United States Senator
June 7, 2007
Statement of Senator Patrick Leahy
Chairman, Senate Judiciary Committee
Hearing on the "Prevention of Deceptive Practices and Voter Intimidation in Federal Elections: S. 453"
June 7, 2007
Today, the Committee's hearing addresses one of the most fundamental rights Americans enjoy: the right to vote. The "Deceptive Practices and Voter Intimidation Prevention Act of 2007," (S. 453), would create new protections and expand existing protections against the use of deceptive practices in elections. In January, I joined Senators Obama, Schumer, Cardin, Feinstein, Feingold, Clinton, and Kerry to introduce this bill. I thank Senator Obama for his leadership on this issue and for introducing S. 453. I also thank Senator Cardin for chairing today's hearing. Senator Cardin's own state of Maryland was affected by deceptive tactics in last year's election when misleading flyers were distributed in African- American communities on Election Day suggesting that prominent African-American Democrats supported Republican candidates.
There are few things as critical to the fabric of our Nation, and to American citizenship, as voting. The right to vote and to have your vote count is a foundational right, like our First Amendment rights, because it secures the effectiveness of other protections. The legitimacy of our government is dependent on the access all Americans have to the political process.
We saw last year in nearly 20 hearings in the House and Senate on the reauthorization of the Voting Rights Act that there is a continuing need for the vital voting rights protections that landmark civil rights law provides for all Americans. But our need to protect the effective access of voters to the political process does not stop with those vital protections against discrimination. I am concerned about increasing efforts on behalf of some candidates and political parties to interfere with recent elections and undermine the participation of many voters. So, today we take another step towards protecting the effective exercise of voting rights by ensuring that the access to vote is not undermined by those who would take away that access through deceit and false information.
The Deceptive Practices and Voter Intimidation Prevention Act of 2007 would provide additional tools and criminal penalties to help combat the kinds of practices used during the 2006 mid-term elections in places like Maryland and Virginia. In Virginia, the FBI has investigated calls received by many voters in heavily Democratic precincts directing them to the wrong polling sites, giving incorrect information about their eligibility to vote or encouraging them not to vote on Election Day. I supported a similar bill, S. 1975, in the last Congress and I hope that we can move forward in this Congress.
Regrettably, the problems leading up to and on Election Day last year were not limited to a few isolated incidents. Along with the occurrence in Maryland, in the 9th precinct in Tucson, Arizona, an area with a heavy percentage of Latino voters, it has been reported that three vigilantes armed with a clipboard, a video camera and a visible firearm stopped only Latino voters as they entered and exited the polls on Election Day, issuing implied and overt threats. In Orange County, California, Republican congressional candidate Tan Nguyen admitted that his campaign staffer sent letters to 73,000 households, spreading misinformation about voting requirements apparently designed to suppress Latino voter turnout.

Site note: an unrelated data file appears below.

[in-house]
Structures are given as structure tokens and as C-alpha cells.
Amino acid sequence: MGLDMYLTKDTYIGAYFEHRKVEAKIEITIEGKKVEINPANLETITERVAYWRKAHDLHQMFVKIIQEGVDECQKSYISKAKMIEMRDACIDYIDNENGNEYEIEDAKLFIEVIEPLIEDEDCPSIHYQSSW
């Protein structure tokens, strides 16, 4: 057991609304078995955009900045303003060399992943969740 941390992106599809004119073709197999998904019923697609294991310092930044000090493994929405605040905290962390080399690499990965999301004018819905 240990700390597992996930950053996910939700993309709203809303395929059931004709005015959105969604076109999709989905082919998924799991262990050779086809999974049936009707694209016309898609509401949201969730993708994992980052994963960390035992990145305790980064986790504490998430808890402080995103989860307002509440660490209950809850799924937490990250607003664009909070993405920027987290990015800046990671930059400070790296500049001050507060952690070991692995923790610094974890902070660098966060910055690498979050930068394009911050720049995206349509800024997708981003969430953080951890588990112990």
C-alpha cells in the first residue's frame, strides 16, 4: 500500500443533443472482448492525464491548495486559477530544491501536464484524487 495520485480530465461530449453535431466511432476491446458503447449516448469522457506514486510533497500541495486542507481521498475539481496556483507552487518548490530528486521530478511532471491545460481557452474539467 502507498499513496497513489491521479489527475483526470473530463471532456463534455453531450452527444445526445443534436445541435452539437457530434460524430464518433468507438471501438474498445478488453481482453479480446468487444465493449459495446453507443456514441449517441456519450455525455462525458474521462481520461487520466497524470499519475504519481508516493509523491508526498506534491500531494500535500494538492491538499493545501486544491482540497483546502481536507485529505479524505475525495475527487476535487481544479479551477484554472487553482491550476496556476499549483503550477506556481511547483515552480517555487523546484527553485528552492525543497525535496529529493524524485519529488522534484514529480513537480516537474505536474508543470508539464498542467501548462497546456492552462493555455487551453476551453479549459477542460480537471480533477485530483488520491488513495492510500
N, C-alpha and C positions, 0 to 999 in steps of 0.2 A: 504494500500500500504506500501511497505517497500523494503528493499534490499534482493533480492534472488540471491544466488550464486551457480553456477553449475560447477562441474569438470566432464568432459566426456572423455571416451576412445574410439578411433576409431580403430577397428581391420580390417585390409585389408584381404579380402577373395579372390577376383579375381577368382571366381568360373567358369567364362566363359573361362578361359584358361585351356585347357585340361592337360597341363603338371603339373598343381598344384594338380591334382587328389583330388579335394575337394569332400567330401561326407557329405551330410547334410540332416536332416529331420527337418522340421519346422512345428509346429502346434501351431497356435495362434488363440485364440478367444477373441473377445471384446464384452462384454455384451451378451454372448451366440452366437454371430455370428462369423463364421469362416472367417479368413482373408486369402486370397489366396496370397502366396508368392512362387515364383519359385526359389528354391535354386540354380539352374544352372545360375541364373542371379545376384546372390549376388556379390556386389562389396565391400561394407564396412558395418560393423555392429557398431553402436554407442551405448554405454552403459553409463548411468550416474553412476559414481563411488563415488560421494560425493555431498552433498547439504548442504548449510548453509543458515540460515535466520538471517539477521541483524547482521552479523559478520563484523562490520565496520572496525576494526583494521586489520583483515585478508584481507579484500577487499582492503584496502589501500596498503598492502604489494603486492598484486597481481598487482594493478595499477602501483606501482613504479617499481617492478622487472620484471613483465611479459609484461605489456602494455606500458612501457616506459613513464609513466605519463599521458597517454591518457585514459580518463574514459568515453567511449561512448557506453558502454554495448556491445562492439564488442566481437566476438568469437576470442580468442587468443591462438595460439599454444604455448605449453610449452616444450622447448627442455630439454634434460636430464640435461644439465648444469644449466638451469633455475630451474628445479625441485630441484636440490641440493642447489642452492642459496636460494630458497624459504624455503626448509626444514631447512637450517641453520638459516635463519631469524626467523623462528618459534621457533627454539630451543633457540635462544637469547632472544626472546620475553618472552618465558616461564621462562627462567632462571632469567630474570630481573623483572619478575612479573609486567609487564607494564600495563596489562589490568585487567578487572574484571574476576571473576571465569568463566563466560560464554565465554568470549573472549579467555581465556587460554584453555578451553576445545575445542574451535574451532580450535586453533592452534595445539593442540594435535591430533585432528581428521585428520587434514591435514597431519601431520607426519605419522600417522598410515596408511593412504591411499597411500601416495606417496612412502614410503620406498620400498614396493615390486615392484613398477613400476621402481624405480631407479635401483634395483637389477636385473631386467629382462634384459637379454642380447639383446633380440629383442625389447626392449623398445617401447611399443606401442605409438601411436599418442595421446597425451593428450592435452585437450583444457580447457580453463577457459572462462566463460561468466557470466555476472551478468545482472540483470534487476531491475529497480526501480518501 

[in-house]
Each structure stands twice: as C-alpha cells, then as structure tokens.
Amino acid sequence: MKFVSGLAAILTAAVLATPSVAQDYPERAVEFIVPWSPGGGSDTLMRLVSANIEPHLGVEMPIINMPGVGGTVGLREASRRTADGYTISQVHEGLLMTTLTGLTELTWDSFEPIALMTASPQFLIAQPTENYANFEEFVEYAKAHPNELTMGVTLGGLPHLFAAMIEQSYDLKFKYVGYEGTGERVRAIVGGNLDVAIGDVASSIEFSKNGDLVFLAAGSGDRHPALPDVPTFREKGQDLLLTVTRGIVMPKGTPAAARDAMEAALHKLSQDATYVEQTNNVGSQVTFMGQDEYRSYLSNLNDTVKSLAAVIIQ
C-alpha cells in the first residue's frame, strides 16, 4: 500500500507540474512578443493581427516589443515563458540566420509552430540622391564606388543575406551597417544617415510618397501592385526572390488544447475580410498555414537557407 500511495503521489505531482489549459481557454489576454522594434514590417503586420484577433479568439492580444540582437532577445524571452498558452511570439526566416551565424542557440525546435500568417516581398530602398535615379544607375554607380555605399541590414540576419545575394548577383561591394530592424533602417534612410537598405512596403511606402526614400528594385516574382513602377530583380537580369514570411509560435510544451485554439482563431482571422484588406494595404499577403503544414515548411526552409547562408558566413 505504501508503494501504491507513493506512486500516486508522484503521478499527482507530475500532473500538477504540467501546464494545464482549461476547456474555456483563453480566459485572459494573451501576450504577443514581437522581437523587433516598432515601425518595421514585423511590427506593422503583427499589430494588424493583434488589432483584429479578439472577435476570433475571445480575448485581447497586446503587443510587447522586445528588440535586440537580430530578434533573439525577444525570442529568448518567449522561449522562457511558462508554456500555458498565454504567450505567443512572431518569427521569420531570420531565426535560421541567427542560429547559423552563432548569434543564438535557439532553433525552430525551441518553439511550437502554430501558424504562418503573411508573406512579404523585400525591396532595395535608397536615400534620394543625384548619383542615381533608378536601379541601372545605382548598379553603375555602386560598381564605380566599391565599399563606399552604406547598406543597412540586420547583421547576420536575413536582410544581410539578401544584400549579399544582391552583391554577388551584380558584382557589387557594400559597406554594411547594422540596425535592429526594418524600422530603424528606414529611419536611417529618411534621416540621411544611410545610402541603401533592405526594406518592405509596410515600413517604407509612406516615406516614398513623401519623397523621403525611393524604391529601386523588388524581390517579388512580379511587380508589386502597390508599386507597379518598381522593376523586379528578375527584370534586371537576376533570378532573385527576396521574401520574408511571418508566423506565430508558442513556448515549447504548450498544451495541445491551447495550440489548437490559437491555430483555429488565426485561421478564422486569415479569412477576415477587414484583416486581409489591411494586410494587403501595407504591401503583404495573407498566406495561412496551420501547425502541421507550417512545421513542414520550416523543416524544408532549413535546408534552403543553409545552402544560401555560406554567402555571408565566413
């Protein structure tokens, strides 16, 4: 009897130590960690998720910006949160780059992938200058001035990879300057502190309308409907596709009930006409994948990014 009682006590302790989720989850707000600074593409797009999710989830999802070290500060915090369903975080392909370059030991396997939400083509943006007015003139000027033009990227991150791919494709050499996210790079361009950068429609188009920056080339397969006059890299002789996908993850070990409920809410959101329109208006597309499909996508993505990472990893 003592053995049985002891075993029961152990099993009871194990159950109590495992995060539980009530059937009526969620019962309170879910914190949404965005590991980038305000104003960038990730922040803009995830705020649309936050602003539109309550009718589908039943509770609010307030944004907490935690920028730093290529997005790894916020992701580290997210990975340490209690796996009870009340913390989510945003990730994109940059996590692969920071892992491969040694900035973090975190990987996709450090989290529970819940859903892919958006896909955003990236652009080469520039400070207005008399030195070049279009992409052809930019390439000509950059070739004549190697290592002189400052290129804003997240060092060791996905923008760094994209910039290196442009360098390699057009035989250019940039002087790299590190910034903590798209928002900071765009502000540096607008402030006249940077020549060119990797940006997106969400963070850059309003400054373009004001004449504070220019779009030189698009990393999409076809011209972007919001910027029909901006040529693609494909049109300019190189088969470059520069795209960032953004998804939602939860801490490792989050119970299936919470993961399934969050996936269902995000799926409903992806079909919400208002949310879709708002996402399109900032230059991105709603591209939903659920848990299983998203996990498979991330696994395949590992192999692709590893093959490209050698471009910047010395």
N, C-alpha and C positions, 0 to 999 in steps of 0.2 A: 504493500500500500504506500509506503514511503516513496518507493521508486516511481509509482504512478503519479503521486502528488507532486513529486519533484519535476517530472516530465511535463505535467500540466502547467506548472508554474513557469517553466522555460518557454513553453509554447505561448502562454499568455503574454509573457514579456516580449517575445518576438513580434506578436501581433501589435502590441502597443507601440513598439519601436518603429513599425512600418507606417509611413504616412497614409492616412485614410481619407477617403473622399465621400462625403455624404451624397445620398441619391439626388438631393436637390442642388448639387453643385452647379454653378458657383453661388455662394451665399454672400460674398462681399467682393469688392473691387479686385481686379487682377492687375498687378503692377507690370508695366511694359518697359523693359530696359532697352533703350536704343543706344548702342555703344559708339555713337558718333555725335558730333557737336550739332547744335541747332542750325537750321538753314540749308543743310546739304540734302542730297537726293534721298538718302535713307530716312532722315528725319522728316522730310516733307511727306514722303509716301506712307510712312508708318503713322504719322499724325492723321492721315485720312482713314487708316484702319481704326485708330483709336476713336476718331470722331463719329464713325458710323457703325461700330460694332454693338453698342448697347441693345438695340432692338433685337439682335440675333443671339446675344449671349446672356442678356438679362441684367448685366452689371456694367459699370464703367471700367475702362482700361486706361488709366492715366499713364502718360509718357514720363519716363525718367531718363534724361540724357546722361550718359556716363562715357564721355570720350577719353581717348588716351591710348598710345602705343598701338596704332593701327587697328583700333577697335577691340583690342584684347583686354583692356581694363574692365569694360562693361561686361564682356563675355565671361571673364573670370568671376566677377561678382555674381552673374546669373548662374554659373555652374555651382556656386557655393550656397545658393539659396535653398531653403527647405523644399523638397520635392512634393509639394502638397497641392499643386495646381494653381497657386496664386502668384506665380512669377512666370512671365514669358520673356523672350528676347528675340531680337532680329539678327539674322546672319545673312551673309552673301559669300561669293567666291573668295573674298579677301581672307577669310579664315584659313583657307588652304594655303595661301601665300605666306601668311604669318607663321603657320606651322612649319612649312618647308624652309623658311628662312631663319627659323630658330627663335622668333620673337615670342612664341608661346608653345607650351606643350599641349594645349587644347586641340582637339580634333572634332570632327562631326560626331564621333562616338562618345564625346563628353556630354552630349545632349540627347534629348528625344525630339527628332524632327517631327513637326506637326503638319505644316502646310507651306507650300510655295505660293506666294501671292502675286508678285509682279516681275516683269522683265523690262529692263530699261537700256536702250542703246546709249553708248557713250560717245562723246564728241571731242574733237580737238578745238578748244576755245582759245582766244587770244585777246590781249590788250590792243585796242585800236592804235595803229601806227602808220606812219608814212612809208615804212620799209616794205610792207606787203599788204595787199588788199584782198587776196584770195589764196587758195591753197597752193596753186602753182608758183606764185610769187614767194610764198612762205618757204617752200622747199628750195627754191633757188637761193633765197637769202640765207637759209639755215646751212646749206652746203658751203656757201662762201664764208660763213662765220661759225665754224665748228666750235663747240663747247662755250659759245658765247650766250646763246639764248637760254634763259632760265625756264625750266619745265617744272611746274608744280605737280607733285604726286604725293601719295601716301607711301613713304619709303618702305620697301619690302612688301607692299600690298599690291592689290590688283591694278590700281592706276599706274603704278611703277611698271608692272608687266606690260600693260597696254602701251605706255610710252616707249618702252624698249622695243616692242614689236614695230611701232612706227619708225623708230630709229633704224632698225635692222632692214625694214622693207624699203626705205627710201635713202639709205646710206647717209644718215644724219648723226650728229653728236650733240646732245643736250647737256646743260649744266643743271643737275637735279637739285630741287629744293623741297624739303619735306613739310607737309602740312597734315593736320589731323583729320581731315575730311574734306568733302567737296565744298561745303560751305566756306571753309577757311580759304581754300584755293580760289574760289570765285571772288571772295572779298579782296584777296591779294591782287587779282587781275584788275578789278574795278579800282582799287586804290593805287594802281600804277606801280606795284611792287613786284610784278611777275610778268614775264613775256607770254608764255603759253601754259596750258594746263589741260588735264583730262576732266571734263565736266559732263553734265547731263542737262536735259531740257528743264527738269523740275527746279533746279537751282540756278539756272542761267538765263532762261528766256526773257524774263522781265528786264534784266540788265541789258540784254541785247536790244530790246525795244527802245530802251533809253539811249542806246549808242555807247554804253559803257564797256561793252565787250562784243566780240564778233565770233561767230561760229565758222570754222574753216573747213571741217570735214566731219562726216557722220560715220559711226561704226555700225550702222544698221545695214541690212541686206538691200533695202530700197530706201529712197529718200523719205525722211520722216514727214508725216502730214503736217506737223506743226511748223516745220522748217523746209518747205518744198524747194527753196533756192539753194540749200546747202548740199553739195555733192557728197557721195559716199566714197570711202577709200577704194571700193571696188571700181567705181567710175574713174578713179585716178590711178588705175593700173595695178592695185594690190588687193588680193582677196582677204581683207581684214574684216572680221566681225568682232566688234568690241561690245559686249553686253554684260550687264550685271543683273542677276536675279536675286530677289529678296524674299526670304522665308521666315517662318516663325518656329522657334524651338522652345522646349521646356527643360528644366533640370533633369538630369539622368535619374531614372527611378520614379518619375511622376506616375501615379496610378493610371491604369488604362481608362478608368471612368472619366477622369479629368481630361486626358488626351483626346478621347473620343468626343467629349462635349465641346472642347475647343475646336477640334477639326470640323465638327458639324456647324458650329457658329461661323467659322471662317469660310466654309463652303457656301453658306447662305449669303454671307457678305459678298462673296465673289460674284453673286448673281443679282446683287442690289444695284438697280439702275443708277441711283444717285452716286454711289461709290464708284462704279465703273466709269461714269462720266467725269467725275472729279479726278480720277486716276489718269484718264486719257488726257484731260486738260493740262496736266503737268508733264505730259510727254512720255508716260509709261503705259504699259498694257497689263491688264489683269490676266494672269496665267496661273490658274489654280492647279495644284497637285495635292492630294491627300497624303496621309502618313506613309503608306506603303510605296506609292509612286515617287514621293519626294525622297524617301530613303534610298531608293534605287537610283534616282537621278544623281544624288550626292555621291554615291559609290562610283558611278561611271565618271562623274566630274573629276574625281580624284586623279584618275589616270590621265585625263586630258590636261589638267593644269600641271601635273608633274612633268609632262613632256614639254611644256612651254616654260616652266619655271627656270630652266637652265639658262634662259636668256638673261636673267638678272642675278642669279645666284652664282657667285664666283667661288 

In letters to the Attorney General and other officials at the Justice Department, and in oversight hearings last November and two weeks ago, we have asked the Justice Department for more information about what it has been doing to investigate and combat these practices. In the information we have obtained so far, it is apparent that the Justice Department has not done enough and additional tools are needed.
The Deceptive Practices and Voter Intimidation Prevention Act of 2007 would expand the conduct currently prohibited by law to include the dissemination of false information within 60 days of an election about the time, place and manner of the election, the qualifications for voter eligibility, or the sponsor of public communications about an election. In addition, it would provide new means of enforcing these prohibitions and combating such dissemination: it creates a private right of action for persons aggrieved by the dissemination of such false information; it provides criminal penalties for such false dissemination of up to five years and $100,000; and it provides that any person may report such false dissemination to the Attorney General and, if it is determined that such information is false or deliberately misleading, the Justice Department would be required to take action to provide corrective information. In addition, this bill provides an additional tool for effective oversight by requiring the Attorney General to report to Congress on allegations of the dissemination of false information within 90 days of an election.
I welcome all the witnesses here today. I look forward to their testimony.
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